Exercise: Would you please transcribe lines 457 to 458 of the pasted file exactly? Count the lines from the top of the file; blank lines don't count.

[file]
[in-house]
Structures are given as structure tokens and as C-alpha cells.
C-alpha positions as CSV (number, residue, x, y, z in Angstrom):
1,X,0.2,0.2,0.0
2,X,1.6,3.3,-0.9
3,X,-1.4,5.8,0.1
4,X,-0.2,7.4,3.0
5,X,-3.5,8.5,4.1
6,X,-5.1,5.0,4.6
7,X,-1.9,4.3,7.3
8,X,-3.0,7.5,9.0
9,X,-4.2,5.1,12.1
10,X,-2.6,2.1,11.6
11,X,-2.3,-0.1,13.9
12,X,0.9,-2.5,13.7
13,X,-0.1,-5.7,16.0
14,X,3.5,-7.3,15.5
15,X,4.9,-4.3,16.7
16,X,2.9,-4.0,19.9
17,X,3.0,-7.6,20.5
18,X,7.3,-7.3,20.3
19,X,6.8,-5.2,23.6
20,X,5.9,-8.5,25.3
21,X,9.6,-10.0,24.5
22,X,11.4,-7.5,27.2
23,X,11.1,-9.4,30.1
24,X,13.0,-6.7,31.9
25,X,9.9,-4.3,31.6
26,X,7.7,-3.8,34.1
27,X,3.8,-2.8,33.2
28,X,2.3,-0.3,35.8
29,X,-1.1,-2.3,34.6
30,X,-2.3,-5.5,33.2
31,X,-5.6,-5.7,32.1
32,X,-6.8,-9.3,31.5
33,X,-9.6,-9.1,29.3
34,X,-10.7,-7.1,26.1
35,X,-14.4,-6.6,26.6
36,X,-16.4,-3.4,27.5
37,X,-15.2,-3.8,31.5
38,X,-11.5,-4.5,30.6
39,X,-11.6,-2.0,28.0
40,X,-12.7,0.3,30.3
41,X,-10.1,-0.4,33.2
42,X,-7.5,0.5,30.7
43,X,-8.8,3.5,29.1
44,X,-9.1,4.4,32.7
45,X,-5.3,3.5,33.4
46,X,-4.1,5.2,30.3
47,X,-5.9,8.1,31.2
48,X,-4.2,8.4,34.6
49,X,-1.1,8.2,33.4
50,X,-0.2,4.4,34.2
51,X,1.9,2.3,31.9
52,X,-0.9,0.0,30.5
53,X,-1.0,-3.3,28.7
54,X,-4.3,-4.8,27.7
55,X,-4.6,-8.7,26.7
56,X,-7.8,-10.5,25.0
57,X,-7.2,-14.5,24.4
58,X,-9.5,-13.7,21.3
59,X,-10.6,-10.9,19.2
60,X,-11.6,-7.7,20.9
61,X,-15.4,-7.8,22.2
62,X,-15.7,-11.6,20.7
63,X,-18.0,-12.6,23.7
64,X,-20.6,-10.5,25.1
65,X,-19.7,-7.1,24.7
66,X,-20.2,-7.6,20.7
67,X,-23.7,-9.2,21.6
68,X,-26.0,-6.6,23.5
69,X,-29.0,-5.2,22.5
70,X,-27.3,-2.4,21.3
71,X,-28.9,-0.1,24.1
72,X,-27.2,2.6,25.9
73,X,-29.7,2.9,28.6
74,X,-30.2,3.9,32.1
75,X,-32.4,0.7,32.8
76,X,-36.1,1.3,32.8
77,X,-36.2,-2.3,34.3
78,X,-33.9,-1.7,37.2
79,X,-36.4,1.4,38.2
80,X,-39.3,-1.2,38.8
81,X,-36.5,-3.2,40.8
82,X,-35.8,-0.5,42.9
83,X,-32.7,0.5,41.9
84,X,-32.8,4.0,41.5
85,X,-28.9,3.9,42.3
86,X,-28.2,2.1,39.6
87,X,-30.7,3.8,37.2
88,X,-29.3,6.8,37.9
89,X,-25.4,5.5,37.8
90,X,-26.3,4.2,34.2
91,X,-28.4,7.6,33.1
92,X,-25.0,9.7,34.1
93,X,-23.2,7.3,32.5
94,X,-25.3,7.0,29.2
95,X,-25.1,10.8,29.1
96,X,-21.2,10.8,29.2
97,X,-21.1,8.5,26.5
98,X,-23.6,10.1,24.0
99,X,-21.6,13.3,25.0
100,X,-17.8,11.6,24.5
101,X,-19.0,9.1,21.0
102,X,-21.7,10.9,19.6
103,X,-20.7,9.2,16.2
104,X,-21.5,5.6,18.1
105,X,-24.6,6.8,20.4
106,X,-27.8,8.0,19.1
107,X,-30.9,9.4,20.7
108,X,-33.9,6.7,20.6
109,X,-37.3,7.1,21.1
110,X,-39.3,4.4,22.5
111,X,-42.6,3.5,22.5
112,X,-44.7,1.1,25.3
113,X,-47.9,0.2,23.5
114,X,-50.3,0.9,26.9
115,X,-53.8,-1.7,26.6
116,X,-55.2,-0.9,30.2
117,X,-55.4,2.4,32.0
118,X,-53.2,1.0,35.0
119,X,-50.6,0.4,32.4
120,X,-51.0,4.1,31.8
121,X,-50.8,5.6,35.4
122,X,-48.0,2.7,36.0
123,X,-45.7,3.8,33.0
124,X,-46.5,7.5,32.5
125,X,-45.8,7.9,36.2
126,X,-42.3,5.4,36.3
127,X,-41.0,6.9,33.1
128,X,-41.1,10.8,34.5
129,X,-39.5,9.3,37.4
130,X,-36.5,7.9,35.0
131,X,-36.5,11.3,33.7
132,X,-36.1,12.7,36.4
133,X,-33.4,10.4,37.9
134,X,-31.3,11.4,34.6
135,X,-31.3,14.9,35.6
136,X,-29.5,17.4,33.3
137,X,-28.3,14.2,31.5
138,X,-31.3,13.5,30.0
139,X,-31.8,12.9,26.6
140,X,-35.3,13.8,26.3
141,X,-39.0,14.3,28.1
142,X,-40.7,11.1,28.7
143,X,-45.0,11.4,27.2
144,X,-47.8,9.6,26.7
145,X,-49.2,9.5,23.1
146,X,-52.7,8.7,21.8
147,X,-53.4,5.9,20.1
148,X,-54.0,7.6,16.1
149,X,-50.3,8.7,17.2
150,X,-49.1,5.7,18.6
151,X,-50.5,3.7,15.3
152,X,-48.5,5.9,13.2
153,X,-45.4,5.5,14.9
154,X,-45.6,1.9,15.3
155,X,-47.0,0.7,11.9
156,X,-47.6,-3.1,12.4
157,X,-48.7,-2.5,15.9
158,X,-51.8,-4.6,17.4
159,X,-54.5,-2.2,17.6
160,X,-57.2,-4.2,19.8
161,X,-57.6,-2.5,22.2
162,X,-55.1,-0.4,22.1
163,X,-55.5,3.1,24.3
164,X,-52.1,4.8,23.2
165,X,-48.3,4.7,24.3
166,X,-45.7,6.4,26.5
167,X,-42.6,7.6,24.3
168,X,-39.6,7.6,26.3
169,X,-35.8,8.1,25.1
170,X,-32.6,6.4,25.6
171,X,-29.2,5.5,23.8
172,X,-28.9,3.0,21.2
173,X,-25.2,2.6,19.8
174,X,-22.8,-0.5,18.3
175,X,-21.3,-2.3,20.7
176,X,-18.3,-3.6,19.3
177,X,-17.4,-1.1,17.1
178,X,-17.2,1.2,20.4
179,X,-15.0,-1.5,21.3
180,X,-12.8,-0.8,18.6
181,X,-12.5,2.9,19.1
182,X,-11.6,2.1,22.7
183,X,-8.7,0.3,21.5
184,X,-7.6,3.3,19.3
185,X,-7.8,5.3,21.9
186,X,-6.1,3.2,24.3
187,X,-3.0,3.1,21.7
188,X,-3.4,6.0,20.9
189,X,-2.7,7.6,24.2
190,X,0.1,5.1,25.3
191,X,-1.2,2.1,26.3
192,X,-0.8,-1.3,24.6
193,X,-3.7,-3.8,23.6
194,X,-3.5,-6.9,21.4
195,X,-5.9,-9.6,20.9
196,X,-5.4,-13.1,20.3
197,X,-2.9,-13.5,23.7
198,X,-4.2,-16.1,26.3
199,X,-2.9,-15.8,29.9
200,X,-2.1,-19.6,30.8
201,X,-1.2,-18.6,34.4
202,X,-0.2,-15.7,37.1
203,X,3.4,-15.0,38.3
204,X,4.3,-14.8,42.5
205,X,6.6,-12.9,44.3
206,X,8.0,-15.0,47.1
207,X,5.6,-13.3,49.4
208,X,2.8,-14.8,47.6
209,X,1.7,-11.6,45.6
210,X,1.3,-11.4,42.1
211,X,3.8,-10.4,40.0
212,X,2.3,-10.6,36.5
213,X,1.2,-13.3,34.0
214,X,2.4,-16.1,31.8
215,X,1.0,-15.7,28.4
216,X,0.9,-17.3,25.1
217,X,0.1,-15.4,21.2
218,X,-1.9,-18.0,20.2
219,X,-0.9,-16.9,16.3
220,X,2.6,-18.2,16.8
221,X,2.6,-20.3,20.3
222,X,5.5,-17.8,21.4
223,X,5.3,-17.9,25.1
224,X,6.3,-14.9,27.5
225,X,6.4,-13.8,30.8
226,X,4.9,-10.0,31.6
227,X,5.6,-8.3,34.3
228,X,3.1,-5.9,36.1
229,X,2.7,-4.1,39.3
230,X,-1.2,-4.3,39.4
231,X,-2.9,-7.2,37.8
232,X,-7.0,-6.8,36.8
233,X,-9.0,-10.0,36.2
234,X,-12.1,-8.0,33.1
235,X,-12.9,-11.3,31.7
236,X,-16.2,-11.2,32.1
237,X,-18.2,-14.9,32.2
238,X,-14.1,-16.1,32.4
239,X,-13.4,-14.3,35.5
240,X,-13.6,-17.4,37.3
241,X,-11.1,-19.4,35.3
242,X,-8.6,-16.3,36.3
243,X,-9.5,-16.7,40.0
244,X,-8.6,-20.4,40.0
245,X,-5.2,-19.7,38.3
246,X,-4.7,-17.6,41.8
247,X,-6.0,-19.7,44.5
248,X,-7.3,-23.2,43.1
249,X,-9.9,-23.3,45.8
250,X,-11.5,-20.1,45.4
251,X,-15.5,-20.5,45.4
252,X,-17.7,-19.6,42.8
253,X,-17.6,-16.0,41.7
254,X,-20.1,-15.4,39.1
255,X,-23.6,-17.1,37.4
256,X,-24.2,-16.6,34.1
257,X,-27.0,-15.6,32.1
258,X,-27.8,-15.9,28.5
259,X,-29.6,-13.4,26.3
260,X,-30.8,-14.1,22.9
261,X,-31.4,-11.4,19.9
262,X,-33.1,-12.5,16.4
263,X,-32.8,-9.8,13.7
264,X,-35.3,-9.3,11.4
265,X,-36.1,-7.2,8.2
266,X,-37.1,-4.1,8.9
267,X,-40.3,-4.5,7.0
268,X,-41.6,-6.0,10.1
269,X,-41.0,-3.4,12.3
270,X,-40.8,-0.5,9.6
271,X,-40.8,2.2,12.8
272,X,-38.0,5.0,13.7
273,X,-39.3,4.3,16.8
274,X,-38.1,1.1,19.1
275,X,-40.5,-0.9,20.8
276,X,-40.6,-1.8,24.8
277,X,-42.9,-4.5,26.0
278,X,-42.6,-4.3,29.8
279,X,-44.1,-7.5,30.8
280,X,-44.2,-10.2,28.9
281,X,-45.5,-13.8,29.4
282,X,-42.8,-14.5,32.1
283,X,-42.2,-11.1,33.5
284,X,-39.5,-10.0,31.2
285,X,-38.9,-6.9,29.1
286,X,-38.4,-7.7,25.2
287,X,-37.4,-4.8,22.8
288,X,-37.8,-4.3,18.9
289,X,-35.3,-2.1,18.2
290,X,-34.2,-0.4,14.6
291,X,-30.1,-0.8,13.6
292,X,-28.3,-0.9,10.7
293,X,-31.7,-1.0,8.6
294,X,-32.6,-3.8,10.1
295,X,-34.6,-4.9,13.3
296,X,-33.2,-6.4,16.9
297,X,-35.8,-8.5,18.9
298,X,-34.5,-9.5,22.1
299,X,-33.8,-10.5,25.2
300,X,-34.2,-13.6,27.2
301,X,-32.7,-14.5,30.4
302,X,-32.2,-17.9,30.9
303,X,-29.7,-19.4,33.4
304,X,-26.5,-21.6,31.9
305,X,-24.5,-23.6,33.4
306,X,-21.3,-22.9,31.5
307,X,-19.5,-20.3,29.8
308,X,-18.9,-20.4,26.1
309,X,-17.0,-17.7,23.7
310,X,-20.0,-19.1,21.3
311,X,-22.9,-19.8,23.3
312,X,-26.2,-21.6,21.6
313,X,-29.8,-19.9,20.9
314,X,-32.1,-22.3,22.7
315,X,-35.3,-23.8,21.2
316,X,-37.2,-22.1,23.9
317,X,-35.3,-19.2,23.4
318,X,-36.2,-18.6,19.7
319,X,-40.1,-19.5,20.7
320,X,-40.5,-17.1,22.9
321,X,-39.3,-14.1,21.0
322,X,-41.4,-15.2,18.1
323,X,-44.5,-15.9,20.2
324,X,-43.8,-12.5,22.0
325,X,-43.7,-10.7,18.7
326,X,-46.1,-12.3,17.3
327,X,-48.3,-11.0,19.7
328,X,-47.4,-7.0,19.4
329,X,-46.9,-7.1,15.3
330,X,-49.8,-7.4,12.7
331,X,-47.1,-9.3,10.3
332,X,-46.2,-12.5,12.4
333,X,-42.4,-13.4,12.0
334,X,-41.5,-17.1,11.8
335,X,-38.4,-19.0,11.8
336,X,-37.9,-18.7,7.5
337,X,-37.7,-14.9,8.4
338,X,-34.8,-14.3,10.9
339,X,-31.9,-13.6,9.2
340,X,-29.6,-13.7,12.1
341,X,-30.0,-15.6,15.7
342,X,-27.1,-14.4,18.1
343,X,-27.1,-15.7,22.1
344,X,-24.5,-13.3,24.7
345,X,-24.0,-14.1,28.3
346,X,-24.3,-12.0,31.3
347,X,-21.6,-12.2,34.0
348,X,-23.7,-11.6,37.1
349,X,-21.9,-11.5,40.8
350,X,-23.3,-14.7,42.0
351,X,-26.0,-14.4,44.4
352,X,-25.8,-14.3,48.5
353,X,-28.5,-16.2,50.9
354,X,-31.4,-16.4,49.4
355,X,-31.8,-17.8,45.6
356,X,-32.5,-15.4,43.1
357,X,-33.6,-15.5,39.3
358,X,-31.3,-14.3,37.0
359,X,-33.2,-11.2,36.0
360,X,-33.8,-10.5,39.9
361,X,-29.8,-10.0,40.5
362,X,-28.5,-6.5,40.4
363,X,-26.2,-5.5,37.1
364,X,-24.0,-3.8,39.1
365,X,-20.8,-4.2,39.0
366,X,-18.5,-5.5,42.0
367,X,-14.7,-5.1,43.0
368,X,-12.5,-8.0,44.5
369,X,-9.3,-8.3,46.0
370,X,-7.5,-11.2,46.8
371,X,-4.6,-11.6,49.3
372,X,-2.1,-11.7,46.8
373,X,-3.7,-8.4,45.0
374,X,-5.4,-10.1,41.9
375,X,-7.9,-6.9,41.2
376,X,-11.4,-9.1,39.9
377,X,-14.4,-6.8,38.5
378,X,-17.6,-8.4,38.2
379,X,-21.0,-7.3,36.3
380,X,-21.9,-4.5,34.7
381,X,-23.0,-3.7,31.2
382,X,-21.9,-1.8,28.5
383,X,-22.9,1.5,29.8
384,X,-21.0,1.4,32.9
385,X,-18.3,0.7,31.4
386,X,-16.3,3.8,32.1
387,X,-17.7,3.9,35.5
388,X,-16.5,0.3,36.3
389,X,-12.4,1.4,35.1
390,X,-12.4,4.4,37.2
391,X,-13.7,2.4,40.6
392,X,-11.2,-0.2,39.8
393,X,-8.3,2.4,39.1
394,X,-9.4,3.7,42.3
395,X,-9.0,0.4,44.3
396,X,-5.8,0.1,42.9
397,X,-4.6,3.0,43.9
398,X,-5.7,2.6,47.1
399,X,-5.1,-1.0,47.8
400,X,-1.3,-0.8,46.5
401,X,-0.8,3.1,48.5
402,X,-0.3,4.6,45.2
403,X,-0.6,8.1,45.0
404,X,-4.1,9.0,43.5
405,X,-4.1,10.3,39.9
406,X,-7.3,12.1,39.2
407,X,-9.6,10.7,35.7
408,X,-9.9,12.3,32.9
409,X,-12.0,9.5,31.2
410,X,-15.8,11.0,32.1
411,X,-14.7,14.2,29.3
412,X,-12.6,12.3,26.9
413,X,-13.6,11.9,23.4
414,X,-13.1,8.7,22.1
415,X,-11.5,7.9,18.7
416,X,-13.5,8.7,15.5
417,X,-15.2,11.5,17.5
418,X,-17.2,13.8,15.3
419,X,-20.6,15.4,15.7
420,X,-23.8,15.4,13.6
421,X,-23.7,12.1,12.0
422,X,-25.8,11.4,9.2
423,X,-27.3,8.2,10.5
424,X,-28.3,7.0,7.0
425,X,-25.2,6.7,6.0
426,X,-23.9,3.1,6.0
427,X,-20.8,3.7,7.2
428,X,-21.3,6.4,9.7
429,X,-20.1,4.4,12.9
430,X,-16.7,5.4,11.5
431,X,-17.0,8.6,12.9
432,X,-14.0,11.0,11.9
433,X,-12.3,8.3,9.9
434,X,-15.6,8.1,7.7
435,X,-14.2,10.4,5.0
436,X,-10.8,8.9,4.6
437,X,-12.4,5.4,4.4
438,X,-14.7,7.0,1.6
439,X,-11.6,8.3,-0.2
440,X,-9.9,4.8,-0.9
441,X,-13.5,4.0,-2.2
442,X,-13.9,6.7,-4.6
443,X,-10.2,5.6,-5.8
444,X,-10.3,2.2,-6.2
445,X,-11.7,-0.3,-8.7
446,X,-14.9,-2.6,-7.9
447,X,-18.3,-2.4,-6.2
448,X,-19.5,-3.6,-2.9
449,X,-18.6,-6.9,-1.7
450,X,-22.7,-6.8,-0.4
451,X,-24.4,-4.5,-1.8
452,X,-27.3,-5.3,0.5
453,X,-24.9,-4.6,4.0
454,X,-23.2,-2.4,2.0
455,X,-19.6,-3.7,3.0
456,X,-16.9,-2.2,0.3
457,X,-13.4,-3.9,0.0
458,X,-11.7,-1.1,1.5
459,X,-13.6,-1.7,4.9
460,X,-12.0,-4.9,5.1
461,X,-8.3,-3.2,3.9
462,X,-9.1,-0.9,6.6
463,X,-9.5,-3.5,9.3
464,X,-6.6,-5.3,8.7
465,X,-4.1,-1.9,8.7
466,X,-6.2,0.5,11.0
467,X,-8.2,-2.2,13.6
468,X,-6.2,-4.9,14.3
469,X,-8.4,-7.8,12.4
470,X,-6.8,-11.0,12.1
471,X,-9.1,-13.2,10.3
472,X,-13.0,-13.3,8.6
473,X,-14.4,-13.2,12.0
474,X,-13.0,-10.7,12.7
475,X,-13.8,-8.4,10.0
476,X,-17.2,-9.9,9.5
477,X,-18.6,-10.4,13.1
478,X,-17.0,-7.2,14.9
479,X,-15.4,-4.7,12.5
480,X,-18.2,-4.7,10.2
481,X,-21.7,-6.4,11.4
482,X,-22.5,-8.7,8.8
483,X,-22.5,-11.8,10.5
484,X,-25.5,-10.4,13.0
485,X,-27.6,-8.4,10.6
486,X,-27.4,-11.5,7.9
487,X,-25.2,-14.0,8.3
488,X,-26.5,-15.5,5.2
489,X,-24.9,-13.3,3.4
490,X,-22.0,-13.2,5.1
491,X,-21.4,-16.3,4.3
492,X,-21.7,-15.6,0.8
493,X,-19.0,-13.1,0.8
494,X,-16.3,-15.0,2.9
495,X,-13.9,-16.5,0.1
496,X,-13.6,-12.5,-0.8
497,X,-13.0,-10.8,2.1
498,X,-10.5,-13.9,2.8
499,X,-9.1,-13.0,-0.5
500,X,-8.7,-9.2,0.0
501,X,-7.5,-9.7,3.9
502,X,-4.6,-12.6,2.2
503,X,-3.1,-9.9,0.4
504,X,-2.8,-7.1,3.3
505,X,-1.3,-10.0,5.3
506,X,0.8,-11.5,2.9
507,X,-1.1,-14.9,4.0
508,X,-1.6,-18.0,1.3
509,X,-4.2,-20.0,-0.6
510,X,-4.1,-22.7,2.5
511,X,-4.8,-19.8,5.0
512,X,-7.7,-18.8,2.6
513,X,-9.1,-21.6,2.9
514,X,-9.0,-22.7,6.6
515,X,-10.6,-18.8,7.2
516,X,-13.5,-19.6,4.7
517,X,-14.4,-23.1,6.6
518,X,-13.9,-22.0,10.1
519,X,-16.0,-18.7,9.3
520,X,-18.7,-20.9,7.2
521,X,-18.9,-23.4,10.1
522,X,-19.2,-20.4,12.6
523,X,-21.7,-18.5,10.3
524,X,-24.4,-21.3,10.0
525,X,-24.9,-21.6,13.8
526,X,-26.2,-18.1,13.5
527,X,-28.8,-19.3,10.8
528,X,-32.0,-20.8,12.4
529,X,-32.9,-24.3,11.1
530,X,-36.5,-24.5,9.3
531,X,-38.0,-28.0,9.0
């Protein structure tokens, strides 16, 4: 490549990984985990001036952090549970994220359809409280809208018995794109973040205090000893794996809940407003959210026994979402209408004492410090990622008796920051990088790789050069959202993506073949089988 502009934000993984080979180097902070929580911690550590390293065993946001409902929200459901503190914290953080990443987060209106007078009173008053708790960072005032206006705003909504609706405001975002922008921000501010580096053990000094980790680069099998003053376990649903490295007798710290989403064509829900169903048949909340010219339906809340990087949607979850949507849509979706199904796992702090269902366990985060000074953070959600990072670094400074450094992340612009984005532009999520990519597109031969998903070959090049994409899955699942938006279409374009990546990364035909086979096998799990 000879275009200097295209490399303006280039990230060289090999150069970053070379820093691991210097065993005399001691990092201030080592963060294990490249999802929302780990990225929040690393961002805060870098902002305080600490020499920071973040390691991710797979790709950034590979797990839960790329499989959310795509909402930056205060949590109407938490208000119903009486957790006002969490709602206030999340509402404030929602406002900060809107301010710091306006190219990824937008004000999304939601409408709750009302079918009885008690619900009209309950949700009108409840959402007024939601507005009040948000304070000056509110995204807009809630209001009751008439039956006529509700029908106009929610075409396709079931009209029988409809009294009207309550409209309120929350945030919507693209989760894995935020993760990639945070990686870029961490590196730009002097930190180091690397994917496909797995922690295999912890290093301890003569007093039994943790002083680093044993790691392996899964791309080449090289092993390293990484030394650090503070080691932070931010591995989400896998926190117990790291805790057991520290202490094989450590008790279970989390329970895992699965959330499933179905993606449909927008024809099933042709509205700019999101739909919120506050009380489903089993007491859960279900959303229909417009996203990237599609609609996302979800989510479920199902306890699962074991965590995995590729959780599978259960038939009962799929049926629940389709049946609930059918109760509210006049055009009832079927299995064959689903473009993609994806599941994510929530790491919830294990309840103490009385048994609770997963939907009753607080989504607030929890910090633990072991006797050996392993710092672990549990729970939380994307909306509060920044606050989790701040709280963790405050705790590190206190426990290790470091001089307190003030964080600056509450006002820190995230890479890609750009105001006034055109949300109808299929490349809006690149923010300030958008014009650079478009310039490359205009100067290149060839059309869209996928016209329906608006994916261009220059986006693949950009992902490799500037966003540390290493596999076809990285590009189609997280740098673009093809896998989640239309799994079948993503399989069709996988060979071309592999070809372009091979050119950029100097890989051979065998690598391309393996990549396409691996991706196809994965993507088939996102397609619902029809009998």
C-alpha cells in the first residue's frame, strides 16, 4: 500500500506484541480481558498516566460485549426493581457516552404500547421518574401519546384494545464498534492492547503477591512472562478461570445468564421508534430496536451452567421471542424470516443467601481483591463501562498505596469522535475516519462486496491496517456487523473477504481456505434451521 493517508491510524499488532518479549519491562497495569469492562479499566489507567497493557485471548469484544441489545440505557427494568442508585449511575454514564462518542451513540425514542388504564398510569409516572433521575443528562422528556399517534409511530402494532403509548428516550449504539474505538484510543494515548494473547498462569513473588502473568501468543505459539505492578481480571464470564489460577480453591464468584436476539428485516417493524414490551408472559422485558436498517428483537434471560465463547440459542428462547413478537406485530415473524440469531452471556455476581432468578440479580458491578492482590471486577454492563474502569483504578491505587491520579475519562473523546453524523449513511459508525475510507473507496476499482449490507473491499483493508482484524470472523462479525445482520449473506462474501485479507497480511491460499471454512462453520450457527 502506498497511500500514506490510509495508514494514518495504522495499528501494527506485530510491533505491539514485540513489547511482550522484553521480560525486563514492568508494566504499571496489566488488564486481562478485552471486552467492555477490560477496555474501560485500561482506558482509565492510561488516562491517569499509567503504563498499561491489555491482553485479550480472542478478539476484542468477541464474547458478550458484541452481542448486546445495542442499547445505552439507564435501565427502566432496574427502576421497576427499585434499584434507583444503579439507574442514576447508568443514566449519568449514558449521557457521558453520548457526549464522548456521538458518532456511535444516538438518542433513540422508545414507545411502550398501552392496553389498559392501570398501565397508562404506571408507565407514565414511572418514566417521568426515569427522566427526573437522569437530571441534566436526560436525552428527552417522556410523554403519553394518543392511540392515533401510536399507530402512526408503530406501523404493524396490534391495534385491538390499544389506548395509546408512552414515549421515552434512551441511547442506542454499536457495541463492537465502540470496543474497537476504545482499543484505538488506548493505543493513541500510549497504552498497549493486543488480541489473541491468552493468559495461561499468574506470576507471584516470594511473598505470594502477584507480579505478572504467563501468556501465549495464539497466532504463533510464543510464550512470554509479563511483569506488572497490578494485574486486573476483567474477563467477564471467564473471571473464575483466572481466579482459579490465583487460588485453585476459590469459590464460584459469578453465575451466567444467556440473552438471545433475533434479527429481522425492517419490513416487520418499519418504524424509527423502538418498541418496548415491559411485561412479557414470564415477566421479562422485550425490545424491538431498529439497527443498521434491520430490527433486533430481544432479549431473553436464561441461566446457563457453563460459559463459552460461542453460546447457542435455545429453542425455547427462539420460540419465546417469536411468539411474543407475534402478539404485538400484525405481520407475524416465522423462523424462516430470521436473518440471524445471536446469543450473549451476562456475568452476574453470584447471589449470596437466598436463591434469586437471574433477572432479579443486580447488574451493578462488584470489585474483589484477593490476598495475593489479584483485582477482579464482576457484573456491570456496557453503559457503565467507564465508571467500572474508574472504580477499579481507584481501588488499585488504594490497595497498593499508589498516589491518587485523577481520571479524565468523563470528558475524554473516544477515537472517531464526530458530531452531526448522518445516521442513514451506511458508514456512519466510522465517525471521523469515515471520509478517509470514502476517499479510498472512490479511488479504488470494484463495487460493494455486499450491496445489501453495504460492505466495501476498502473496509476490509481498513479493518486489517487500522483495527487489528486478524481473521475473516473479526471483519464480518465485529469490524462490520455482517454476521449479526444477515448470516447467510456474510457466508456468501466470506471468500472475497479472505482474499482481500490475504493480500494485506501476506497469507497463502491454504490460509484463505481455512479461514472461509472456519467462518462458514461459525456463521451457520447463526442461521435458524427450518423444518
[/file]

454,X,-23.2,-2.4,2.0
455,X,-19.6,-3.7,3.0